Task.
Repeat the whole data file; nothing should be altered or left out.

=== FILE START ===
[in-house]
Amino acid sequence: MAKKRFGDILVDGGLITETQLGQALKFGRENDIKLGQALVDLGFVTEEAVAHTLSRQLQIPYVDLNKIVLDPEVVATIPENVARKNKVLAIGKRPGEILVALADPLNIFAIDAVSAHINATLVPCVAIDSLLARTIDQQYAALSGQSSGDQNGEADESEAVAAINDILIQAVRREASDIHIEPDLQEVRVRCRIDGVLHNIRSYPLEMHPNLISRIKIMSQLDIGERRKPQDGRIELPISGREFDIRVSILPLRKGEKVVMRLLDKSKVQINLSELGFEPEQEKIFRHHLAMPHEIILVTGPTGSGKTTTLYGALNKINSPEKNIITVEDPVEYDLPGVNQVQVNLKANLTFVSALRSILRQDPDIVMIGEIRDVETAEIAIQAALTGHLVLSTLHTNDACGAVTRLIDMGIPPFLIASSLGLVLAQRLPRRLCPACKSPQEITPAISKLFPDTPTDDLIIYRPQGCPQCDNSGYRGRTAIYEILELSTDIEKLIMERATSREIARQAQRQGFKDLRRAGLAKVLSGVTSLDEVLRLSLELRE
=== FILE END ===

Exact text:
[in-house]
Amino acid sequence: MAKKRFGDILVDGGLITETQLGQALKFGRENDIKLGQALVDLGFVTEEAVAHTLSRQLQIPYVDLNKIVLDPEVVATIPENVARKNKVLAIGKRPGEILVALADPLNIFAIDAVSAHINATLVPCVAIDSLLARTIDQQYAALSGQSSGDQNGEADESEAVAAINDILIQAVRREASDIHIEPDLQEVRVRCRIDGVLHNIRSYPLEMHPNLISRIKIMSQLDIGERRKPQDGRIELPISGREFDIRVSILPLRKGEKVVMRLLDKSKVQINLSELGFEPEQEKIFRHHLAMPHEIILVTGPTGSGKTTTLYGALNKINSPEKNIITVEDPVEYDLPGVNQVQVNLKANLTFVSALRSILRQDPDIVMIGEIRDVETAEIAIQAALTGHLVLSTLHTNDACGAVTRLIDMGIPPFLIASSLGLVLAQRLPRRLCPACKSPQEITPAISKLFPDTPTDDLIIYRPQGCPQCDNSGYRGRTAIYEILELSTDIEKLIMERATSREIARQAQRQGFKDLRRAGLAKVLSGVTSLDEVLRLSLELRE